The killing fields of Kashmir

By Momin Iftikhar | Published: August 29, 2011

With the dismantling of Khmer Rouge of Cambodia, who killed thousands of innocent civilians to pave the way for their bloody revolution and buried them in shallow graves of the countryside, one thought that the term “killing fields” had faded into history. Yet, this feared and despicable phenomenon has come alive with a vengeance with the publishing of a report by the Jammu and Kashmir State Human Rights Commission (J&KSHRC), which asserts that the Indian security forces, as a routine practice, have been killing innocent local civilians, labelling them as “crossborder terrorists”, and dumping their disfigured and mutilated bodies in the swampy mass graves strung all along the Line of Control (LoC).

The reports that there were mass graves containing bodies of innocent local residents, who had been shot and killed by the Indian security forces in fake encounters to win cash awards, gallantry citations and promotions had been doing the rounds in IHK’s civil society, even as the State Government remained in an entrenched state of denial. In fact, the J&KSHRC Commission, which has formally and officially identified the mass graves in Kashmir, was a sequel to a campaign launched by the Association of Parents of Disappeared Persons (APDP) that, in March 2008, had released a chilling report, Facts underground, revealing the documented presence of mass graves in the bordering areas along the LoC. The report identified 1,000 unmarked graves in 55 villages across the northern regions of Baramulla, Bandipore and Handwara, following which the researchers and other social activists identified thousands of single and mass graves without markers.

In December 2009, the International People’s Tribunal on Human Rights released another report, which confirmed the presence of mass graves entombing bodies of those killed in “encounters, fake encounters, and extrajudicial, summary and arbitrary executions.” The latest quasi-official report compiled by the J&KSHRC corroborates APDP’s Facts underground, and comes after a three-year long inquiry by an 11-member team led by Bashir Ahmad Matoo, a senior Superintendent of Police who is heading the investigative wing of the Commission.
During the course of investigations, the Commission confirmed the presence of 2,156 unidentified dead bodies that had been buried at 38 sites. There were 21 unmarked mass graves at Baramulla, three each in Bandipore and Handwara, and 11 in Kupwara. According to the report, all bodies carried bullet wounds, were disfigured, had mutilated faces, and some even partially burnt. These had been handed over by the police to the local population for Muslim burial and were classified as unidentified mujahideen from across the border. The findings of the Commission constitute the first official acknowledgement that innocent civilians killed by the Indian army and other counterinsurgency outfits lie buried in unmarked graves spread over the IHK’s landscape. The report stops short of identifying the bitter and brutal truth that innocent locals had been killed to enhance the Indian government’s hypothesis of cross border terrorism; “there is every possibility that…….various unmarked graves at 38 places of north Kashmir may contain dead bodies of locals,” it says.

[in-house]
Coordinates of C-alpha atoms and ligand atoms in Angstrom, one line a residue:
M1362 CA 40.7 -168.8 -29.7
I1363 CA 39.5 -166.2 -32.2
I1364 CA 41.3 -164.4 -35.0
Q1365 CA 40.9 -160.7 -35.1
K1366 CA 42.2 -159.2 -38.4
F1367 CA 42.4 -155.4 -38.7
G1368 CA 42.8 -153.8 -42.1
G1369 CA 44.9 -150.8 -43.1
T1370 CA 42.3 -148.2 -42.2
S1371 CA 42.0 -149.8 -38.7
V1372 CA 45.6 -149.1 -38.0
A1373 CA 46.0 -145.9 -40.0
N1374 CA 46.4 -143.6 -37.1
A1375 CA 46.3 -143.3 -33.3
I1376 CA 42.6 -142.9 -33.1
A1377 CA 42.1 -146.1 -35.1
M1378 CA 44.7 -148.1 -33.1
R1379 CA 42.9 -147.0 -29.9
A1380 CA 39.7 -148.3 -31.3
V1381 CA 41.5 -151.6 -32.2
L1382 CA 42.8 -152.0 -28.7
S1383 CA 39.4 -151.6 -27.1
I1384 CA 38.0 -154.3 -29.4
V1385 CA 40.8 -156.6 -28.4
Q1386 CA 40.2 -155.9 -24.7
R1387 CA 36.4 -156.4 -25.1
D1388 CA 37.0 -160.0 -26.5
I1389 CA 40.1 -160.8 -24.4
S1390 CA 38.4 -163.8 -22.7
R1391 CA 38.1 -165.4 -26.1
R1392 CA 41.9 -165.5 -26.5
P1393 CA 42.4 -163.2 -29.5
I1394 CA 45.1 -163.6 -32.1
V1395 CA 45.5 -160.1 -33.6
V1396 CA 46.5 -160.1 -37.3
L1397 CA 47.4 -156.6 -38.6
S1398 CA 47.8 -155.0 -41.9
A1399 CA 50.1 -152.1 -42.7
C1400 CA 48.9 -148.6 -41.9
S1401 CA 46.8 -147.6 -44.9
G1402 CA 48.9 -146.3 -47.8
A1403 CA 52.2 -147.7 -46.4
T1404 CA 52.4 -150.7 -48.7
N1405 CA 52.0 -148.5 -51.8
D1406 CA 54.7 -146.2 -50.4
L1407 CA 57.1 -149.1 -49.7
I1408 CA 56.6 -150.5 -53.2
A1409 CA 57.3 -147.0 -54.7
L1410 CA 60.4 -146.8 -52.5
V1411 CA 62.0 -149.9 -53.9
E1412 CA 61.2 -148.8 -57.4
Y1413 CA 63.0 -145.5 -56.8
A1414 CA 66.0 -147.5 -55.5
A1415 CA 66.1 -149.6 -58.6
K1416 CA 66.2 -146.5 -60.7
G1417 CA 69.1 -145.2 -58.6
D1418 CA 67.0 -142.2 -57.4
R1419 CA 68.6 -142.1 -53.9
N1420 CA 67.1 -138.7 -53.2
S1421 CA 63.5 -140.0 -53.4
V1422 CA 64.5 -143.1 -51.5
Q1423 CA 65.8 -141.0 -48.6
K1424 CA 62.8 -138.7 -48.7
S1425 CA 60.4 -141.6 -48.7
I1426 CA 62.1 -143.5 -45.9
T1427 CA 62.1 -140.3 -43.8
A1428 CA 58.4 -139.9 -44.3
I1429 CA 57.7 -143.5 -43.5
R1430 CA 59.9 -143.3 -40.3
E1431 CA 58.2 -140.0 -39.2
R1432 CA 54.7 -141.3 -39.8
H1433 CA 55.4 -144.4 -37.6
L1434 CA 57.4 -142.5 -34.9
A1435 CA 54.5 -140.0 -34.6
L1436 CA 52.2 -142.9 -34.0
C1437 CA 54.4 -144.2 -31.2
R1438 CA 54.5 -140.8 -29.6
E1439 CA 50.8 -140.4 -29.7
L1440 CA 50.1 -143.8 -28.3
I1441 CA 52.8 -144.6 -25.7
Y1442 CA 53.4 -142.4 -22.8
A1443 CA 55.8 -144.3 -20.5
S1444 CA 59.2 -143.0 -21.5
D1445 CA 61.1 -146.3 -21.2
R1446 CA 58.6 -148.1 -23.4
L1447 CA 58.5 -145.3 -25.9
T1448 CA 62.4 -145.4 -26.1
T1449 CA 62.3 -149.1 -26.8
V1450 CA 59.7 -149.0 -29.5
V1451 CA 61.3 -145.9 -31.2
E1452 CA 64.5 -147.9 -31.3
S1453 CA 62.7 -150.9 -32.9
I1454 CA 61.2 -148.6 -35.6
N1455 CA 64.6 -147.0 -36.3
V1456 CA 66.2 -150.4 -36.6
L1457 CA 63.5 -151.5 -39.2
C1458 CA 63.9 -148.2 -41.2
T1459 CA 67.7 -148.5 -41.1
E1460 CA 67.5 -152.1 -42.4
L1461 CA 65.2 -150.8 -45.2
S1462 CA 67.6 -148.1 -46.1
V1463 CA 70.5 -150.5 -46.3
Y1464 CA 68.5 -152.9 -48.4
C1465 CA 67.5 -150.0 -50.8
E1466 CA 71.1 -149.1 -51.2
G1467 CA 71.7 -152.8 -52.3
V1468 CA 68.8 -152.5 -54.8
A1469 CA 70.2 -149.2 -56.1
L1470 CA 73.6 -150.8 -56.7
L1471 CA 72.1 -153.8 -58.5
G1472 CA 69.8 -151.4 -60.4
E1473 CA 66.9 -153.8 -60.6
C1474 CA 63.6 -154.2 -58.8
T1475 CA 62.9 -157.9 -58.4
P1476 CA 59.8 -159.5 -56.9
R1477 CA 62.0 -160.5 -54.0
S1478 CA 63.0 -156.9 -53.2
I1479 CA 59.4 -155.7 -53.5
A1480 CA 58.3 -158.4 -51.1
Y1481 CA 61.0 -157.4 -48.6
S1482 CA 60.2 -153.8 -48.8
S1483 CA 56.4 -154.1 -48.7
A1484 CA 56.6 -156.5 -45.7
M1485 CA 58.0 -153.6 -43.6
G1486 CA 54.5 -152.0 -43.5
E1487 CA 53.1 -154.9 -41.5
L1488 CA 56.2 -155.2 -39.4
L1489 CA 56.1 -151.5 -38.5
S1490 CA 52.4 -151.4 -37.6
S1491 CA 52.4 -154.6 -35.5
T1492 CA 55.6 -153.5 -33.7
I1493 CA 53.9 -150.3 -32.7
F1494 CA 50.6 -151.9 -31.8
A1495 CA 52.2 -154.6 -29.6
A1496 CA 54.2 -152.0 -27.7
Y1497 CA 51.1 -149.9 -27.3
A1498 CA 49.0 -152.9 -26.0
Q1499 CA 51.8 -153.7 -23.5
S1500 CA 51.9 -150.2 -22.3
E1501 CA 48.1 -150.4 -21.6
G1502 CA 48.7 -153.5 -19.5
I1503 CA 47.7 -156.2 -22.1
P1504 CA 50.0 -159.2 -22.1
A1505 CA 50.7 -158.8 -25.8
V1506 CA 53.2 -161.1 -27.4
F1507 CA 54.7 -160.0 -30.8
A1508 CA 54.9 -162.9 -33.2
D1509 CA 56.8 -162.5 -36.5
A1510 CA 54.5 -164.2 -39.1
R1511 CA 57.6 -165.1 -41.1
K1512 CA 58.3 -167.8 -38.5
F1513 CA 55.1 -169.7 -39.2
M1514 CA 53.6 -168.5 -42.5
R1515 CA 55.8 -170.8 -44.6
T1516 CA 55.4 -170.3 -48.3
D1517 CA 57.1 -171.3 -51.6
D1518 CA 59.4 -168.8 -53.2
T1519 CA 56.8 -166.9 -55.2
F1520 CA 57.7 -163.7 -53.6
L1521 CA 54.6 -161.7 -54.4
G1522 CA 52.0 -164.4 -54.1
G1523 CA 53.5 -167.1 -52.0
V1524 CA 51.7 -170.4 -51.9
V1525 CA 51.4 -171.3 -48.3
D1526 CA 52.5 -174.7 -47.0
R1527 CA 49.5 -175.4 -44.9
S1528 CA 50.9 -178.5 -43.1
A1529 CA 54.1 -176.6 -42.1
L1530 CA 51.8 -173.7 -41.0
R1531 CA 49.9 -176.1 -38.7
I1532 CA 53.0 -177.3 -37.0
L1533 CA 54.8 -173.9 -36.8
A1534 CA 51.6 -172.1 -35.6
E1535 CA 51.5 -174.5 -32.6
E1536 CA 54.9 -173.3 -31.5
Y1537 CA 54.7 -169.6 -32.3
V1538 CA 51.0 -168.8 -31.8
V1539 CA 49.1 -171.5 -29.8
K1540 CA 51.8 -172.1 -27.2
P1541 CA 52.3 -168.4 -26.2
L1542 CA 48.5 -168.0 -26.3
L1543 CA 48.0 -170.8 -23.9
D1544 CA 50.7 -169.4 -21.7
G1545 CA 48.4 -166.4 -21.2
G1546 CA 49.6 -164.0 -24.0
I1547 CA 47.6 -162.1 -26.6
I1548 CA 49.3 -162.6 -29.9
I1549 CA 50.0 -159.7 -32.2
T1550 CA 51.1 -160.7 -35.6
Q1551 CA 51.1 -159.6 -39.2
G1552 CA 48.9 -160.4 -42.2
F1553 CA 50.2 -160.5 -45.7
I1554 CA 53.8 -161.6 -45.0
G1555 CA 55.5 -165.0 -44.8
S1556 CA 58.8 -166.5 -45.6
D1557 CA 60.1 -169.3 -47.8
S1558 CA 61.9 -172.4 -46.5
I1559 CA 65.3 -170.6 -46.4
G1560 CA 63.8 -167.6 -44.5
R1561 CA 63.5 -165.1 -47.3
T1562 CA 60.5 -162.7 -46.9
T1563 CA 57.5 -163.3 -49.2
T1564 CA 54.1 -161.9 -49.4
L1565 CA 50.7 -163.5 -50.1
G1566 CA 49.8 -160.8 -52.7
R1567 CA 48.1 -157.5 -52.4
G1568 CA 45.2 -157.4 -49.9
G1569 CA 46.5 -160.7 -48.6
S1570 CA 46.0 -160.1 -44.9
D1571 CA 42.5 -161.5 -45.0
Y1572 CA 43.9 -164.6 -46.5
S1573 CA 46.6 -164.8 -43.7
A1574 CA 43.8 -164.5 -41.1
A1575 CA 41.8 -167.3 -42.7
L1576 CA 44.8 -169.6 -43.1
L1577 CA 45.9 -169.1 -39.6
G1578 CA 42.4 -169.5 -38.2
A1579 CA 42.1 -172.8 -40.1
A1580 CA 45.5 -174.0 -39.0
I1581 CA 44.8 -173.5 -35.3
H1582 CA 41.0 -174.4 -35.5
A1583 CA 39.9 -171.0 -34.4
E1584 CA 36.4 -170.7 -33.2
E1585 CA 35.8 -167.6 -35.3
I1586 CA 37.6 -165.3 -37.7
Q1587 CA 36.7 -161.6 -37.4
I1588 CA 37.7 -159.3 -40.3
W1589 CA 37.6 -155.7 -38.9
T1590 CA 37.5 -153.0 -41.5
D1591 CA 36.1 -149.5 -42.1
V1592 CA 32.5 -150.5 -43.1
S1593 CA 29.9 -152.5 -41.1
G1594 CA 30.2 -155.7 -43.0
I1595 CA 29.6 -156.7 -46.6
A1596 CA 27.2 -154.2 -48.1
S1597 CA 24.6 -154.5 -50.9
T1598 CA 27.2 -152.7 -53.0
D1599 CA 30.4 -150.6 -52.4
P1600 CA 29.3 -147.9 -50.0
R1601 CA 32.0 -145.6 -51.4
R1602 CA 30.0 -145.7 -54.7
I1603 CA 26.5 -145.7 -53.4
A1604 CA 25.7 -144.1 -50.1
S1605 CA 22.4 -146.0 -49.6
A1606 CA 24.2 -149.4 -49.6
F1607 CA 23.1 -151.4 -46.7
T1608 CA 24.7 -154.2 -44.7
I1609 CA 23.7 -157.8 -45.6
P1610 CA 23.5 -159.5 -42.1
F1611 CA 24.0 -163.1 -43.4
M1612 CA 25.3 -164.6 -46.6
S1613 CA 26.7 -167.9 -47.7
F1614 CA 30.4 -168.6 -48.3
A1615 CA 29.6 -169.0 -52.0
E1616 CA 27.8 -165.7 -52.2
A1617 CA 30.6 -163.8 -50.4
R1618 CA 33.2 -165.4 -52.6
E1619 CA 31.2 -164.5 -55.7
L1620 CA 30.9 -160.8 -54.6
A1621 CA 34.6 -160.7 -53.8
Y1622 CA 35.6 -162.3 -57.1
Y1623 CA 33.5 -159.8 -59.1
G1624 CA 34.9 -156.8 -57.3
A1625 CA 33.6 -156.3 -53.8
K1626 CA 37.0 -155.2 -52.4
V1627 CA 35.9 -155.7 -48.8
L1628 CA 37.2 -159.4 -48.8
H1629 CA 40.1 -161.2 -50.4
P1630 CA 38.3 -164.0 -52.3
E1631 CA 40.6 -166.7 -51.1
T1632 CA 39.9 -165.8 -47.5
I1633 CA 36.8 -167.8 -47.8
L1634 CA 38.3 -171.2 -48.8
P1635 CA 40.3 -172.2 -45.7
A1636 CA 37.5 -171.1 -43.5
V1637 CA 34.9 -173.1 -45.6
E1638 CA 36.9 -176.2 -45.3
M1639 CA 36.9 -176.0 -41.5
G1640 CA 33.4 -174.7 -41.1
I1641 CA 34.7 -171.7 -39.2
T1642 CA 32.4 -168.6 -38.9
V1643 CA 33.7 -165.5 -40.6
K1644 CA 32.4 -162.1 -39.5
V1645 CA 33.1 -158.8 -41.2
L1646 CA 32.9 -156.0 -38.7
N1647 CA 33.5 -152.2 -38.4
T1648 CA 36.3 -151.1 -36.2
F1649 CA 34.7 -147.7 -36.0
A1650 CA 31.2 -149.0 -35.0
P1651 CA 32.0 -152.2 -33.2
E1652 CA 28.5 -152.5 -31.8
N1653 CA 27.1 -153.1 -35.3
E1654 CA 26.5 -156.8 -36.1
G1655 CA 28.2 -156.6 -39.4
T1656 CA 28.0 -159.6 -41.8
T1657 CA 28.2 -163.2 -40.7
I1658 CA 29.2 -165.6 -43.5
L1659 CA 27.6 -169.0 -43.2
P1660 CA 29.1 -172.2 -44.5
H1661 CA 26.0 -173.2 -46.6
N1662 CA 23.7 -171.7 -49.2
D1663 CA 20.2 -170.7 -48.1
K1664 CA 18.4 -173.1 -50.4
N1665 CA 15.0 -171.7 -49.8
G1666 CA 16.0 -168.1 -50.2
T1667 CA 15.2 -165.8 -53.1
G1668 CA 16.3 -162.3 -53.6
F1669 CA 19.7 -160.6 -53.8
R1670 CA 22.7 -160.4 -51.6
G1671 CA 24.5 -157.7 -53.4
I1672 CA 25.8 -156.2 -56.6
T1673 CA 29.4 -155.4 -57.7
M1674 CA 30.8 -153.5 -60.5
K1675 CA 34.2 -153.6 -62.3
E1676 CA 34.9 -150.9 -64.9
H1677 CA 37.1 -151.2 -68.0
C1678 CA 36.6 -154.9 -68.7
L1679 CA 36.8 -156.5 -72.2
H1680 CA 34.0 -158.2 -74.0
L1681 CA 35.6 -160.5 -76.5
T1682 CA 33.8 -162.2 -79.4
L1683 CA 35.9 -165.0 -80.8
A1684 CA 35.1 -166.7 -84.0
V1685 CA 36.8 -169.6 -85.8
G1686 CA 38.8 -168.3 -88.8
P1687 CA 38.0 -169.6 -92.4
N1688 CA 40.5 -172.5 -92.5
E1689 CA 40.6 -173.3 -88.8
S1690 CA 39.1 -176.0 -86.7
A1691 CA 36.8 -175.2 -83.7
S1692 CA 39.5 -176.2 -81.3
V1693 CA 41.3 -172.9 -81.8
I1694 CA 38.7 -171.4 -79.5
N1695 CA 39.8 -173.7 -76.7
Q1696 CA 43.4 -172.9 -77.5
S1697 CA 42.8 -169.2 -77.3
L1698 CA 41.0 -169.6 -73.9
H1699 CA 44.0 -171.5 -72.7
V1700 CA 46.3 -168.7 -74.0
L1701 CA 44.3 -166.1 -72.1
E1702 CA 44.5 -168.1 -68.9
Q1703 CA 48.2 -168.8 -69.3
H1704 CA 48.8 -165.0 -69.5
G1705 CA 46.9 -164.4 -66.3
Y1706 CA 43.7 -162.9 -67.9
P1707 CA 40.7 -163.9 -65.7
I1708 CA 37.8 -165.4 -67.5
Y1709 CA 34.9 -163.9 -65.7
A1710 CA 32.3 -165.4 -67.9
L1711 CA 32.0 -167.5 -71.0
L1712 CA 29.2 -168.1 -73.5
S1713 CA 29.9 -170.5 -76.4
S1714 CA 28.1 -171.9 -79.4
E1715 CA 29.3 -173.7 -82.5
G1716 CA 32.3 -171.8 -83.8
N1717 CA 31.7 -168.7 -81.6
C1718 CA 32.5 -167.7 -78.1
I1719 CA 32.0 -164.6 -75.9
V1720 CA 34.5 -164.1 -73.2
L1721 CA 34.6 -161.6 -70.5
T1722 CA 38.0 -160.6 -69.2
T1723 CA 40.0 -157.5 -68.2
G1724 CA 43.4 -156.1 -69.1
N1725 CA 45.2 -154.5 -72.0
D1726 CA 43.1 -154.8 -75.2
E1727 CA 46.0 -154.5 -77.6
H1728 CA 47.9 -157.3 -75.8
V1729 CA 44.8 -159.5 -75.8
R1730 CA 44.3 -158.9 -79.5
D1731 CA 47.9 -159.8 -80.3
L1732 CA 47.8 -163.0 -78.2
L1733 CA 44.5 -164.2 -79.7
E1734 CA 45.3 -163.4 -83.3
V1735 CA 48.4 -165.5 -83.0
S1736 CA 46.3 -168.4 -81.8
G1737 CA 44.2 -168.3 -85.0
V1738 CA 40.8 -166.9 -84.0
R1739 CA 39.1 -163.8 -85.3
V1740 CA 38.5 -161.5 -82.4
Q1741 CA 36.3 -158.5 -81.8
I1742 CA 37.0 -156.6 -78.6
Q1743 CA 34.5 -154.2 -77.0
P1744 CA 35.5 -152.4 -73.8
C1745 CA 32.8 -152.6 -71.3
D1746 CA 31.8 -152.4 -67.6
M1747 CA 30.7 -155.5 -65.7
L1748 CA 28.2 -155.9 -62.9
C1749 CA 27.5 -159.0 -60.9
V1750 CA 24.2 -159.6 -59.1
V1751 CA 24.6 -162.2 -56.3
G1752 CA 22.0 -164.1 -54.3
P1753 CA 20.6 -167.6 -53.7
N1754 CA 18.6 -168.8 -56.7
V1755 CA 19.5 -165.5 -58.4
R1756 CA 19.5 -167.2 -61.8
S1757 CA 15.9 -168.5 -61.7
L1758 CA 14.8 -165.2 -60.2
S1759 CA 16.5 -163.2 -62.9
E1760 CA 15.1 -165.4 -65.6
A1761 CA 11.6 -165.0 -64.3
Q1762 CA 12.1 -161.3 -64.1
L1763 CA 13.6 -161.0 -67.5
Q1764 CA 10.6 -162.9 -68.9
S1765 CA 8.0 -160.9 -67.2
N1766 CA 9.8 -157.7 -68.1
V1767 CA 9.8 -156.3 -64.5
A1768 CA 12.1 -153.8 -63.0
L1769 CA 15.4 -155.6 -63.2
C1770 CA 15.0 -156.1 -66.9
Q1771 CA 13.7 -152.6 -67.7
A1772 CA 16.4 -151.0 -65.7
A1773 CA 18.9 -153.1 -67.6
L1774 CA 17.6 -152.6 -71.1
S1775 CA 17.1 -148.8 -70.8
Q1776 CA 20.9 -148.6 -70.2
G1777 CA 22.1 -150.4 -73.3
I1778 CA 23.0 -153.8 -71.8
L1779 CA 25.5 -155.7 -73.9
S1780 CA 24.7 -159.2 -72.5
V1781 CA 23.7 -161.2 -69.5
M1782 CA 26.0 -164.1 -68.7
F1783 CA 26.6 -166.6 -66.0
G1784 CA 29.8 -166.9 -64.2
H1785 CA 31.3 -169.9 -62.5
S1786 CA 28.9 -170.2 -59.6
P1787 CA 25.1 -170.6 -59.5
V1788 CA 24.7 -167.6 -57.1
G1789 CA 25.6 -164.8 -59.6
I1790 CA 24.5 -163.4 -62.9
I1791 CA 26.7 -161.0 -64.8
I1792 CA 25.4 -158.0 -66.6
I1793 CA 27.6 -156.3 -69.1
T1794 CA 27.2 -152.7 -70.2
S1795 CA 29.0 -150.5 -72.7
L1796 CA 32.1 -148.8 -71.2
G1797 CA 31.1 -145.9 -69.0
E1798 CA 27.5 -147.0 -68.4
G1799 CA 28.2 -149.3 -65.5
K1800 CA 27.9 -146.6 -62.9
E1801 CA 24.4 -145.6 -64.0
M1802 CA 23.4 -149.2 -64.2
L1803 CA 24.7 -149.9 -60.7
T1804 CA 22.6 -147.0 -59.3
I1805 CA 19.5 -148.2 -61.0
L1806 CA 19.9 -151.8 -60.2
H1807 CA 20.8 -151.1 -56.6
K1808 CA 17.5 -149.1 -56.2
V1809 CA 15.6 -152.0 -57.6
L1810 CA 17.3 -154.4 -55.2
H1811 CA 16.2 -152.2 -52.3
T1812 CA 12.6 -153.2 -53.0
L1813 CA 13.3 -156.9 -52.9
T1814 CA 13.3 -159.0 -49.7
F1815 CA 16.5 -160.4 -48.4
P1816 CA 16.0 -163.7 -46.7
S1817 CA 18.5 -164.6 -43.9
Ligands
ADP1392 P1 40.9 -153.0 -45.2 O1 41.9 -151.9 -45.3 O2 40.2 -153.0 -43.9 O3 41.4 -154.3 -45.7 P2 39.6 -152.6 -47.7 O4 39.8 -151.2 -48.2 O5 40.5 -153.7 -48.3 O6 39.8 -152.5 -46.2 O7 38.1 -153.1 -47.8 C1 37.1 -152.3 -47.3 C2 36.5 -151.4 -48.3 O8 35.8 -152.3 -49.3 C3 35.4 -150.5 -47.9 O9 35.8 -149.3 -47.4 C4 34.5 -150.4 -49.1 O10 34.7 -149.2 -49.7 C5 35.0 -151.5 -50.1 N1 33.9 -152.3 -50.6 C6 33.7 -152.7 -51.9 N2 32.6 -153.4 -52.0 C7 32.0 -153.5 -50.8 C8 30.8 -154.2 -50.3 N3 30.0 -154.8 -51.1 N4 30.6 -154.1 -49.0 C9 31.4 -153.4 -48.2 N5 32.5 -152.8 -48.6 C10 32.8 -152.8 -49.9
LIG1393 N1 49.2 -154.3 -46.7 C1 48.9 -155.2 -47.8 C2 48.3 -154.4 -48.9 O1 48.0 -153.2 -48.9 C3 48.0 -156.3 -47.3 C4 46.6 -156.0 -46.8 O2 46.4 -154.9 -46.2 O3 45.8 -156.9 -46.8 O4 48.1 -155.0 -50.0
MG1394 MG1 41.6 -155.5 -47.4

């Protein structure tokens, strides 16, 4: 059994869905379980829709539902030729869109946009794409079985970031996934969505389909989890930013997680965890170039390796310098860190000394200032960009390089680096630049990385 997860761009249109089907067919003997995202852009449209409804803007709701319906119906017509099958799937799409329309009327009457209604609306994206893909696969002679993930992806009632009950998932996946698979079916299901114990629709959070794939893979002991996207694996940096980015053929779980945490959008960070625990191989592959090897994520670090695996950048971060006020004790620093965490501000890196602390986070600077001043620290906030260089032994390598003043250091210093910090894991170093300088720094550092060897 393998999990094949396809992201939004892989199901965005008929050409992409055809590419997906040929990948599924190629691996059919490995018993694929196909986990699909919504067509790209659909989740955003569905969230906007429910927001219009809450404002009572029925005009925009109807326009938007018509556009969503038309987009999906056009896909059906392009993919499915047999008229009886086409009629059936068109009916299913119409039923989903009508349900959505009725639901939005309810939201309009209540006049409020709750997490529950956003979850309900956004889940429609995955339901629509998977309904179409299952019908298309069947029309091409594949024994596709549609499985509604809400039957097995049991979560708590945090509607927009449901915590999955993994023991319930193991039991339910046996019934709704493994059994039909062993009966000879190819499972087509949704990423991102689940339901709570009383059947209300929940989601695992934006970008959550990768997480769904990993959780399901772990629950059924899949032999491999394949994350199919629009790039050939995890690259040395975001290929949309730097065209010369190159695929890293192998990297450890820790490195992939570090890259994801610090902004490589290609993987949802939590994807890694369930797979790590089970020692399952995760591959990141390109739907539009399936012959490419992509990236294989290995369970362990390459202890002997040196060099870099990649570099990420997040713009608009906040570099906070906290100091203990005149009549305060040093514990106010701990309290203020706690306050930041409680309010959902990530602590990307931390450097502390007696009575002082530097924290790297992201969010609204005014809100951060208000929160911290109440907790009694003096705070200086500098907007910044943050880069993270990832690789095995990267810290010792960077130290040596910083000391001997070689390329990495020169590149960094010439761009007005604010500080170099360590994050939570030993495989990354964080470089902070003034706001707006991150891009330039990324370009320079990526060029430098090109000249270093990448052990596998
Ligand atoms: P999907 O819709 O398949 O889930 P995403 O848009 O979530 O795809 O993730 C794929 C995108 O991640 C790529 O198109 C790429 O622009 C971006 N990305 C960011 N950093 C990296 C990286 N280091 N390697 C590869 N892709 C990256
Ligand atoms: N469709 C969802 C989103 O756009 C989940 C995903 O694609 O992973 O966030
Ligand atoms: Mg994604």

With the discovery of the mass graves, the Indian government is squarely confronted with a serious charge to answer and a dilemma to surmount. Unlawful killings, enforced disappearances and torture are violations of both international human rights law and international humanitarian law set out in treaties to which India is a state party. To clear its name of charges of genocide of Kashmiris, it has to ensure that independent and impartial investigations are initiated on all identified sites of the mass graves in IHK. Whether the Indian government will ever have the political will and moral courage to follow through the findings of the Commission remains an open question.

To make the process credible, as a first step all the discovered sites need to be secured through neutral observers to ensure that the physical state of evidence is not tempered with by the strong and powerful segments of the Indian military apparatus. One has to be mindful that almost all the sites are close to LoC where the Indian military holds complete sway. Secondly, the mass graves revealed so far, only account for about 20 percent of the number of missing persons compiled by the APDP. Many more graves - their number possibly in hundreds - are waiting to be officially acknowledged and pinpointed. Certainly, there must be a serious and credible effort on India’s part to search for and locate these sites. Third, what is more important is to ensure that related investigations are conducted by forensic experts in line with the UN model protocol on disinterment and analysis of the skeletal remains. India is not advanced enough to conduct such complicated investigation and in order to accord legitimacy to the process should seek and accept offers of assistance and cooperation from international experts.
At the larger canvas, the discovery of mass graves containing bodies of locals - dubbed as foreign terrorists - has exposed the myth of “crossborder terrorism” so assiduously built up by the Indian spin doctors. It has also exposed the culture of fake encounters rampant among the officer corps of the Indian army and paramilitary units operating in the IHK to secure rewards and promotions. The immunity from prosecution and blanket powers enjoyed by the Indian security forces operating in the disputed valley through provisions of the draconian laws, like the AFSPA, can be singled out as the major contributory factor leading to the piling up of corpses in mass graves whose inmates’ silent cries go abegging for justice for the tragic end to their wasted lives.

The writer is a freelance columnist.